Recession then depression. It can really break your heart. It has happened before and it’s happening again. People are down and depressed and some are even committing suicide. But recession and depression can also have some long-term effects on our health that may persist long after the financial markets have recovered. Our cardiovascular health is especially at stake as we encounter stress, mental as well as physical everyday. But in tough times like this, we should really take care of ourselves and keep in mind that real wealth is good health. Here are some tips on how to take care of your heart and health in times of recession.
Eat properly. Make your health and nutrition your number one priority. Cut down on expenses, if you must, but don’t cut down on the right food. You can make some adjustments though. You might go for the cheaper run-of-the-mill vegetables rather than the more expensive organic ones. You might opt for the locally produced fruit over the exotic imported types you used to prefer.
Take your medications. Medication is another of the things that we cannot do without even during recessions. I am not referring to vitamins and dietary supplements but the medications needed to manage chronic conditions such as insulin, statins, or beta-blockers.
Keep the stress low. With bad news coming from all sides, it is difficult not to get stressed. And stressors play a major role in cardiovascular health. Don’t take is personally. It’s only money. There are many stress management strategies that you can do and some are on this list (exercise, going out). Ask your health care provider for stress management advice.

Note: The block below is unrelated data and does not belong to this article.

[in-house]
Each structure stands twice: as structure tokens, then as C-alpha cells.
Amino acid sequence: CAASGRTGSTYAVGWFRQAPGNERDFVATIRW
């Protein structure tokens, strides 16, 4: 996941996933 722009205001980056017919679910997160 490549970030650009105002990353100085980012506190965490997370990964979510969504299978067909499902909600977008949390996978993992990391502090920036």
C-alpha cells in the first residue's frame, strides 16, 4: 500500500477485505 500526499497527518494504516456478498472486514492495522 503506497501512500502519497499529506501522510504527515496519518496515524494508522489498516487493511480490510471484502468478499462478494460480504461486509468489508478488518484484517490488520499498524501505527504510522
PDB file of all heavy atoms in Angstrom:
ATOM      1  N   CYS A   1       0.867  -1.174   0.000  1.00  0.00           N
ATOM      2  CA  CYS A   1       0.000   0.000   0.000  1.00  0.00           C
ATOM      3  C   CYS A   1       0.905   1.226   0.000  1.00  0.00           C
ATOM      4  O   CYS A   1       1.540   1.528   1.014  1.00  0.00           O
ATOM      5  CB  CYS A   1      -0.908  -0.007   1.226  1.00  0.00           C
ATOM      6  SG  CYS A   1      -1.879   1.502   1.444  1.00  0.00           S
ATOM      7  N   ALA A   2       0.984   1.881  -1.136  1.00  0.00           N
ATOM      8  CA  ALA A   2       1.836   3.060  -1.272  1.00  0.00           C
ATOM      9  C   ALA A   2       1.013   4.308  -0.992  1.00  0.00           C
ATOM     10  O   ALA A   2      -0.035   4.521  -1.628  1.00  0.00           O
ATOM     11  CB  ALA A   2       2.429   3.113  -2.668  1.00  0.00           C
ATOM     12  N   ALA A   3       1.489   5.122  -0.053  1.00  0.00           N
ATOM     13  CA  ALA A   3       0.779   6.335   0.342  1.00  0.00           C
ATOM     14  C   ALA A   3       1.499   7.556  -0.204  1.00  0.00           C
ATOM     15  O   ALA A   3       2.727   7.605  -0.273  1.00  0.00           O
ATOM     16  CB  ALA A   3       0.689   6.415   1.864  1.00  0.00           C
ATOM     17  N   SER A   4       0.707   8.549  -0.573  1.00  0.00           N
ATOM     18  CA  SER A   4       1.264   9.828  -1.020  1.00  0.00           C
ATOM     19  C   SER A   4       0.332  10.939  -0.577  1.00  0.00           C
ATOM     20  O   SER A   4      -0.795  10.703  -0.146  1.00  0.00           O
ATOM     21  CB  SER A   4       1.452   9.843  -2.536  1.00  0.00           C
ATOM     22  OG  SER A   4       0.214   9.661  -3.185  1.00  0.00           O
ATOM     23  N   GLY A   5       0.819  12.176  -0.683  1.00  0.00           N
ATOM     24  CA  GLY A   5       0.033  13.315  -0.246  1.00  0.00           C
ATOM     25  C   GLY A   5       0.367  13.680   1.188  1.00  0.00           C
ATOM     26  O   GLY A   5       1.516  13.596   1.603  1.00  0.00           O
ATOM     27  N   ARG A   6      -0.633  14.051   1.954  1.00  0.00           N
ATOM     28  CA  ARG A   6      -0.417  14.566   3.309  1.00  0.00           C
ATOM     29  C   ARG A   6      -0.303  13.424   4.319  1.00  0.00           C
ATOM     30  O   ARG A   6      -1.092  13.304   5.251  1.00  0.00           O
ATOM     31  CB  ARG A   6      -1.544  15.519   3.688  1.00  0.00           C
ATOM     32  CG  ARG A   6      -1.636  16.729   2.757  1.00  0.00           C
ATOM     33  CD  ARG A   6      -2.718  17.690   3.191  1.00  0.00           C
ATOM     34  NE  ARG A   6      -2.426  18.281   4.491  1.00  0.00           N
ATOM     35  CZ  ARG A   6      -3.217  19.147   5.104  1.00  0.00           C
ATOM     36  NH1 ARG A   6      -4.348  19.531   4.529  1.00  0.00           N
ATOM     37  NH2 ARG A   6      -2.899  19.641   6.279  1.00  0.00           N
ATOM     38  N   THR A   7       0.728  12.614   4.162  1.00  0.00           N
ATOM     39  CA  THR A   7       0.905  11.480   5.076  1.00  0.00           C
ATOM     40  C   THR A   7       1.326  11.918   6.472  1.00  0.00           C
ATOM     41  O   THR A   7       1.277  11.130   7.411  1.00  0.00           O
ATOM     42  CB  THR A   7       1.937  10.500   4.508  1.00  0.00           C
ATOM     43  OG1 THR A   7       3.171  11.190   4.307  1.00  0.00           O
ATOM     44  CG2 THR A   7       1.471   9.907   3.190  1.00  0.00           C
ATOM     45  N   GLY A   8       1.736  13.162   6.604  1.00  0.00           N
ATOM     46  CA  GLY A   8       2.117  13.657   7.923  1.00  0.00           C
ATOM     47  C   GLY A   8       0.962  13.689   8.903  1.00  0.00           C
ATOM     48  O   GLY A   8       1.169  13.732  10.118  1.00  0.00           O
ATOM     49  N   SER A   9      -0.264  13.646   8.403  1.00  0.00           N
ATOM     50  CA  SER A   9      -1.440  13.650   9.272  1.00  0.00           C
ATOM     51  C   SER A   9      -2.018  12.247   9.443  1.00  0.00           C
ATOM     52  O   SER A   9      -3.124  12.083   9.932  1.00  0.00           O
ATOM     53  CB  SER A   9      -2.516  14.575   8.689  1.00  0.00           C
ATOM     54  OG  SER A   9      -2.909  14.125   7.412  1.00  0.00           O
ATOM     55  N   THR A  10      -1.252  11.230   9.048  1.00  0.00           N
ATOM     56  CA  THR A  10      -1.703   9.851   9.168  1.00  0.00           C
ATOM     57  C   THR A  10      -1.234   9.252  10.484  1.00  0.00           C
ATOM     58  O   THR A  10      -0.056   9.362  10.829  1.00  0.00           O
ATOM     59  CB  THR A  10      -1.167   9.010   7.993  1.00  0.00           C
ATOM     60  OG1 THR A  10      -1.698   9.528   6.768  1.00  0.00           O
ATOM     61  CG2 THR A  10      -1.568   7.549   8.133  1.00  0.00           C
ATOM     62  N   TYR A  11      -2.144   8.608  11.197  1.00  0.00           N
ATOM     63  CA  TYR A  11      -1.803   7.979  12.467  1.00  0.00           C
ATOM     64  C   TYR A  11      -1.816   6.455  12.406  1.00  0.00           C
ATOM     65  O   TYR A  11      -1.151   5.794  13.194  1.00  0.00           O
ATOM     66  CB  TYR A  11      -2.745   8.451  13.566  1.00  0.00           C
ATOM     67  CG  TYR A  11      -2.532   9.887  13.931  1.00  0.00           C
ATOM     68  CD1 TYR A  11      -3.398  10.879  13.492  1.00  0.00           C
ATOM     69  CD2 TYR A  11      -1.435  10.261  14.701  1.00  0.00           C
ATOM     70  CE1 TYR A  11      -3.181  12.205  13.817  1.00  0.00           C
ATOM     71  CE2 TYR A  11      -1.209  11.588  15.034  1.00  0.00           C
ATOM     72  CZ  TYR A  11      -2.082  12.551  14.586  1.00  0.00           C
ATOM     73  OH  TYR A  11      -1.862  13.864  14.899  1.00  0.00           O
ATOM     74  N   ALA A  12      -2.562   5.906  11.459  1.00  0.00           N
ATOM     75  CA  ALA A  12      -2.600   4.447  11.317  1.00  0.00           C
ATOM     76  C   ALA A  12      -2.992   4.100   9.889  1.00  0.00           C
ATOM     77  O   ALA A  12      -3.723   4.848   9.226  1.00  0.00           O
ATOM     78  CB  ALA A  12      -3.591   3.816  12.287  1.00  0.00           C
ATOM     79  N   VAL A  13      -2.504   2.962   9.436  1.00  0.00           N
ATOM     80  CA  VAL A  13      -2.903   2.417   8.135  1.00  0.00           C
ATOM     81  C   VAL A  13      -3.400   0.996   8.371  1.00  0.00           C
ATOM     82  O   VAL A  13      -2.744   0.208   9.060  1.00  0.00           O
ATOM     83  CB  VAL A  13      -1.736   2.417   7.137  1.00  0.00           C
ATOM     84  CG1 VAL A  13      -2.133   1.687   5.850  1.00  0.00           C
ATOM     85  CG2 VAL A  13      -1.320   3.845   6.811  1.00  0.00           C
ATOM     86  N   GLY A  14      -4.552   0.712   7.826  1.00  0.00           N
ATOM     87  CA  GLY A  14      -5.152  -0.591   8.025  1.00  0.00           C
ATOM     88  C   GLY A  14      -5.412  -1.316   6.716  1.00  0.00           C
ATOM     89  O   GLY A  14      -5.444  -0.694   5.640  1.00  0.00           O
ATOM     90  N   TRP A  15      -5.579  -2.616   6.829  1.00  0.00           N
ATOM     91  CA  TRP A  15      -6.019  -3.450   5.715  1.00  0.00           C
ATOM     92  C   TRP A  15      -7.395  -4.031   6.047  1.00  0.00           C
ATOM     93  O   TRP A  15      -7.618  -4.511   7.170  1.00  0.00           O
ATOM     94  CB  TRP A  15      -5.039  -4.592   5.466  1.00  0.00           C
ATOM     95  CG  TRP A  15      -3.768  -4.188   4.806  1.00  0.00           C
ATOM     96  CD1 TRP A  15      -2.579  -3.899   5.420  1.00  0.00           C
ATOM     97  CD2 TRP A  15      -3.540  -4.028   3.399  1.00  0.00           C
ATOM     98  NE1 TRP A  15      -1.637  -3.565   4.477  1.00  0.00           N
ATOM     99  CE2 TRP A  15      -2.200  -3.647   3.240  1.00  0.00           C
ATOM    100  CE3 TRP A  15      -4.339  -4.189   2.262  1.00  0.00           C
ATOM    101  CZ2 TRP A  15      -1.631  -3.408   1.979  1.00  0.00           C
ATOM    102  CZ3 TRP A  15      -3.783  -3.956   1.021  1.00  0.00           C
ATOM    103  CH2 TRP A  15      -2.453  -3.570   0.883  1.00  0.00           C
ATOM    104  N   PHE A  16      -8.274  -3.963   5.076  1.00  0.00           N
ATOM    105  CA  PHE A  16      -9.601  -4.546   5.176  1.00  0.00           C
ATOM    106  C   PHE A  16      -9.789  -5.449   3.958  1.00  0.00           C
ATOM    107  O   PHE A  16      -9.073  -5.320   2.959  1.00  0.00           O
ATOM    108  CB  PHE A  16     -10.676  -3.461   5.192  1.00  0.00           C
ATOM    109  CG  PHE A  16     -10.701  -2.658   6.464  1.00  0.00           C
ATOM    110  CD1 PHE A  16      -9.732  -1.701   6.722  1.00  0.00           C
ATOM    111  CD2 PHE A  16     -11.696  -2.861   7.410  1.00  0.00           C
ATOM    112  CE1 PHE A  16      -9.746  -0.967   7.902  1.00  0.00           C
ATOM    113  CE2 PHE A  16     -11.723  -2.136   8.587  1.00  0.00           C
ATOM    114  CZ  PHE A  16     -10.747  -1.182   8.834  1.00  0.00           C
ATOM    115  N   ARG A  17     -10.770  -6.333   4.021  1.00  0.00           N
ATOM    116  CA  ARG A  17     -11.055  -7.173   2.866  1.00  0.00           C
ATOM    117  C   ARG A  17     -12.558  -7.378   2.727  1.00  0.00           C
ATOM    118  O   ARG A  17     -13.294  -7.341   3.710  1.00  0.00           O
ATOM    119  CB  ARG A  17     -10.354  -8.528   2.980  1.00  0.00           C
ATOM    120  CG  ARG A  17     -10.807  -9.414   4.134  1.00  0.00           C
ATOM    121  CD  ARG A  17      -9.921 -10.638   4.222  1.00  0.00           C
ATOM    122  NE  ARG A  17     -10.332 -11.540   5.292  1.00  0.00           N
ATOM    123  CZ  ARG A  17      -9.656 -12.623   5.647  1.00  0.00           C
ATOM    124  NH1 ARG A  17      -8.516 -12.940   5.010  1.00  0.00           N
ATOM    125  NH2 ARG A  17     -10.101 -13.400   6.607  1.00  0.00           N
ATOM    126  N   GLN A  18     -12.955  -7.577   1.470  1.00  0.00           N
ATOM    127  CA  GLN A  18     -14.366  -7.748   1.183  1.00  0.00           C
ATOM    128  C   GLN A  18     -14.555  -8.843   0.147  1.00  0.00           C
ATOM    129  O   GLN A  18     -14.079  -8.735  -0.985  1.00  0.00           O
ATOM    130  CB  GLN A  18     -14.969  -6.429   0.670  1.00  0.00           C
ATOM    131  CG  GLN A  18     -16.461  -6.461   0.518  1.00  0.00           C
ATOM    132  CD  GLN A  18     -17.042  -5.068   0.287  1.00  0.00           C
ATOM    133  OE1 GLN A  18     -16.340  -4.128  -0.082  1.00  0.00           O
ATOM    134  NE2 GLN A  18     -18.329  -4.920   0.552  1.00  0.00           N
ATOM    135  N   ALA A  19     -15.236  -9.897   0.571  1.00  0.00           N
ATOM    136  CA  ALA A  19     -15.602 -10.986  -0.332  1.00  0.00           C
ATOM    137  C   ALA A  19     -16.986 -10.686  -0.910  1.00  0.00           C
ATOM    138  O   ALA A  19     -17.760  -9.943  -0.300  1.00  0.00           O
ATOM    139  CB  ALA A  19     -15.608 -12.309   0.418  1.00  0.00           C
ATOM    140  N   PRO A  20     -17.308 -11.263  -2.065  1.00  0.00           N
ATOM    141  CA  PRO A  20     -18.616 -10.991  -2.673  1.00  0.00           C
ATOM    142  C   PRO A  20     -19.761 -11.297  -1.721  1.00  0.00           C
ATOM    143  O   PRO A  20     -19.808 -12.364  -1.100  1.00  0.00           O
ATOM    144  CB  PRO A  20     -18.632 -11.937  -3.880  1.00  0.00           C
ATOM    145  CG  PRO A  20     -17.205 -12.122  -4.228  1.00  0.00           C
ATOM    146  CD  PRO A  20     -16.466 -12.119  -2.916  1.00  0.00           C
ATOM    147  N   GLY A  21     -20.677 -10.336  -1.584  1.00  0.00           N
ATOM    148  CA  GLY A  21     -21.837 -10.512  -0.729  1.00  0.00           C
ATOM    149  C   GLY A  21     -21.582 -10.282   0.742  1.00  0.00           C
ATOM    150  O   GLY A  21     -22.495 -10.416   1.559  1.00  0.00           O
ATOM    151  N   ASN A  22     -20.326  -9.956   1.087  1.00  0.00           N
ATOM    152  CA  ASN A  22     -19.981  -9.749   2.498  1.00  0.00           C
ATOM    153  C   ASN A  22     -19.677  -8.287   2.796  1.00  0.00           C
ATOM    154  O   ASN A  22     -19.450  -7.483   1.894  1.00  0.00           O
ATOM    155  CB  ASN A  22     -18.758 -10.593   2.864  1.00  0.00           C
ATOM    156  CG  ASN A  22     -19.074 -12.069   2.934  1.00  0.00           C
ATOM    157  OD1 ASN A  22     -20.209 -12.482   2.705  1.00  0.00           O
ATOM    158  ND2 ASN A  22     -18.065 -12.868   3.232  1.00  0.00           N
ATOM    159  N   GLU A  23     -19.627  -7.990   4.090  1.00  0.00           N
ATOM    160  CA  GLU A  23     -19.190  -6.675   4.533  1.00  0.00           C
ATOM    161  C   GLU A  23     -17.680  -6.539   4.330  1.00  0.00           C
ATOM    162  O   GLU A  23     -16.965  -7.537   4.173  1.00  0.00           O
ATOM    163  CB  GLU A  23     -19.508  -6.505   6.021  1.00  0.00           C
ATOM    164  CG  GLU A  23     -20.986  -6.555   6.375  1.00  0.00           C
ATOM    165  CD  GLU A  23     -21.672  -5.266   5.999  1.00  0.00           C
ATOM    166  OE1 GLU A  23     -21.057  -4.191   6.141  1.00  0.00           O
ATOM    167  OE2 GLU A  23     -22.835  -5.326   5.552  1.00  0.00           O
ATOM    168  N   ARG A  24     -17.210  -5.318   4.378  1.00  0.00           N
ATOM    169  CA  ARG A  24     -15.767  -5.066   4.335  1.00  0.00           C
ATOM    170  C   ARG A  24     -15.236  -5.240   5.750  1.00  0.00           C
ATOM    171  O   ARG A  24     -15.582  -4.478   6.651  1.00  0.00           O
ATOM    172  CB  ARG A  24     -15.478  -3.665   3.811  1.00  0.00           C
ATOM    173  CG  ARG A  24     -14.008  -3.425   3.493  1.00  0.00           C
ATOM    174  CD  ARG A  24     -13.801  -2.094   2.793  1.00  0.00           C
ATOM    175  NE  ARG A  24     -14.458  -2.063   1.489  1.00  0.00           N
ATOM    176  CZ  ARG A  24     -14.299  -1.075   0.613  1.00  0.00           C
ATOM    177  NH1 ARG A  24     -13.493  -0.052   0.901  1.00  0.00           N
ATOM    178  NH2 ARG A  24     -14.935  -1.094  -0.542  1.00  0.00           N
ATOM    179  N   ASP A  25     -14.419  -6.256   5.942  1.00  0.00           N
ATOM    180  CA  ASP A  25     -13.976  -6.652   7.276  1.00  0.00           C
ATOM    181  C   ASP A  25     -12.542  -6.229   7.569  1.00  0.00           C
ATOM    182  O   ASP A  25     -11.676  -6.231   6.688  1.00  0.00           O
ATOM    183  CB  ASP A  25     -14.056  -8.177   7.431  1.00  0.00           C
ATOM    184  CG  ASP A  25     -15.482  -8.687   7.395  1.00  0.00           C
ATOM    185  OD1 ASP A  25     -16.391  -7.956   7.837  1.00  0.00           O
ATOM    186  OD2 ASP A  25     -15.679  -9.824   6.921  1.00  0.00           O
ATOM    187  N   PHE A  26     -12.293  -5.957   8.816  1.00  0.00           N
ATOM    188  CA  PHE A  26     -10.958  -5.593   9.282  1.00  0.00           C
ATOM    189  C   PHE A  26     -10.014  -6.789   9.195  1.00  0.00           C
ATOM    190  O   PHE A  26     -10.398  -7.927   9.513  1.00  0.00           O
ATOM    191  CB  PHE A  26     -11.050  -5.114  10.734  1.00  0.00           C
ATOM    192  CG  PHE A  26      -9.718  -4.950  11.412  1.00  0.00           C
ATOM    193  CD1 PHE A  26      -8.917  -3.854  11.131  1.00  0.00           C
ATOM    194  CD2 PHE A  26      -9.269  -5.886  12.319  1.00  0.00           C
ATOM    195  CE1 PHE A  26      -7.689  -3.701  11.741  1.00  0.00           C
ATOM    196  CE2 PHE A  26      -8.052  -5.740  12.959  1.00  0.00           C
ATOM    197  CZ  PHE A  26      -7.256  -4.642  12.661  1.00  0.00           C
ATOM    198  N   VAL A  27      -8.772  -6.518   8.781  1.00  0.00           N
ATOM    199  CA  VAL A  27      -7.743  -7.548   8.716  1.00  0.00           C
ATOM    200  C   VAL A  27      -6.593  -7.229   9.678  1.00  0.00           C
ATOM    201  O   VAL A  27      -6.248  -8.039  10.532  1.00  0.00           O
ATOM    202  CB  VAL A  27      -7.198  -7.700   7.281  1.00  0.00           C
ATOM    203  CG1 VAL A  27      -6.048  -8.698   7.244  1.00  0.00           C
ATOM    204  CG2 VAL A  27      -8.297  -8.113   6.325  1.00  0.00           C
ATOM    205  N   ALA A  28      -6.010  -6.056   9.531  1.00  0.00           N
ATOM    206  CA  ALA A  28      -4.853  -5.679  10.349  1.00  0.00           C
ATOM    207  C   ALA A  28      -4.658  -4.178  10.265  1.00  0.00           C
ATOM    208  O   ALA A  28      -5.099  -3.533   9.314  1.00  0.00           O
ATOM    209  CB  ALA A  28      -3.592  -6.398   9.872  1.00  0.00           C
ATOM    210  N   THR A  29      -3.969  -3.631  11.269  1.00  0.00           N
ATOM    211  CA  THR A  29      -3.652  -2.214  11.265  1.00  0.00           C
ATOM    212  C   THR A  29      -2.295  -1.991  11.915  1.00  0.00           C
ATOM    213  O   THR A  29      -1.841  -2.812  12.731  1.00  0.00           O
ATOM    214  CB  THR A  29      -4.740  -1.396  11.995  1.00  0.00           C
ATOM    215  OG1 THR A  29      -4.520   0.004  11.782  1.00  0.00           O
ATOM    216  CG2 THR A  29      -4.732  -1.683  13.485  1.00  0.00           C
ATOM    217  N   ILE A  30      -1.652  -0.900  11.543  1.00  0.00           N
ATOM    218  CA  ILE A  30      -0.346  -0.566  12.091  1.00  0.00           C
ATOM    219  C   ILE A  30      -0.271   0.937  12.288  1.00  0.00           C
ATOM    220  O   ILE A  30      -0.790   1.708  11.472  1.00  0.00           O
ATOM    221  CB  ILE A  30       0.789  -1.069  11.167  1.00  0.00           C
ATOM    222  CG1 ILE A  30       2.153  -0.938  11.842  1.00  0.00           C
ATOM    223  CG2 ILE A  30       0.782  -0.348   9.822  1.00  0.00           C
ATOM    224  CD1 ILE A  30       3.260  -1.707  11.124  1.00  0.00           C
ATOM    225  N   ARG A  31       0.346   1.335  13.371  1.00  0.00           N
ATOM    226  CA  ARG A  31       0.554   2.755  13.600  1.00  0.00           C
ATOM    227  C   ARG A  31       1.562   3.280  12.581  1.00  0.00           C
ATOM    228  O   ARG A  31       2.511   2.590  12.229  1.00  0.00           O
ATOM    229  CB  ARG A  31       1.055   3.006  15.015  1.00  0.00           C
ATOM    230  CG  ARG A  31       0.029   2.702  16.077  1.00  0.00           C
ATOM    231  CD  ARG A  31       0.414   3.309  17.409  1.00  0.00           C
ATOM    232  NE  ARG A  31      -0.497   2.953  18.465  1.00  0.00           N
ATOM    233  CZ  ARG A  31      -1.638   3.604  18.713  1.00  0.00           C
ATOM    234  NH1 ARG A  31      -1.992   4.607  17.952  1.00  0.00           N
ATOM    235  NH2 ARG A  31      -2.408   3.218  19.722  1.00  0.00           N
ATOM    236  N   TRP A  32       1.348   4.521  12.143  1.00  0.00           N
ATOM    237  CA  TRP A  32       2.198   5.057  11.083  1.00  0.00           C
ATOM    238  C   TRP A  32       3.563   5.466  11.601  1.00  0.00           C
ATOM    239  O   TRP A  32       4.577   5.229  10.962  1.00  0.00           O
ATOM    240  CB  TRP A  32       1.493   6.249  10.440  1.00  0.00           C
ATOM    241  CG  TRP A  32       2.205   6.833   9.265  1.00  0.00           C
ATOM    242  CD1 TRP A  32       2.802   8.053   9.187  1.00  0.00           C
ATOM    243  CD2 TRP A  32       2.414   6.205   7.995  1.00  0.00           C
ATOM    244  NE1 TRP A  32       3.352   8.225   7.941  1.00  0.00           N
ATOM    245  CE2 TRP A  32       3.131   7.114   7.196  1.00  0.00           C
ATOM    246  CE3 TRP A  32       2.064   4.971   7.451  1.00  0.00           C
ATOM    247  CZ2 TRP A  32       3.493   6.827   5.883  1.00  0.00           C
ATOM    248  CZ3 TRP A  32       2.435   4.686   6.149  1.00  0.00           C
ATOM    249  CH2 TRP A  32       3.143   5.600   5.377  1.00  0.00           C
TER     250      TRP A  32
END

Do exercise. The economy maybe standing still but doesn’t mean that you should. You can cut down on fitness center and golf club membership fees but not on exercise. And don’t say that they all go together in one package because they don’t. There are cheap forms of exercise such as cycling, running, or simply walking to work, to shop, etc. And hey, in the process, you reduce stress, improve your cardiovascular health, lower your CO2 emission and help curb air pollution that is bad for your heart.
Avoid alcohol. Burying your sorrows in alcoholic drinks is not the best strategy in these hard times. Alcohol is high in calories and if taken in large quantities, can damage the heart and the liver. Drinking should only be done in moderation with meals and only when you are feeling relaxed. Drinking when feeling depressed is simply asking for trouble.
Go out. Don’t mope inside the house. Go out for a walk, if only around the block and enjoy the sunshine and fresh air. The combination of recession plus cold winter weather can result in a disaster that can drive us crazy. Go out with your friends and family once in awhile. You might have to downgrade to a cheaper restaurant but who cares? Good company counts.
Smell the flowers. Maybe this is your chance to slow down and check your priorities in life. Maybe this is your chance to pause and smell the flowers.
Here are some other survival tips you might want to check out:
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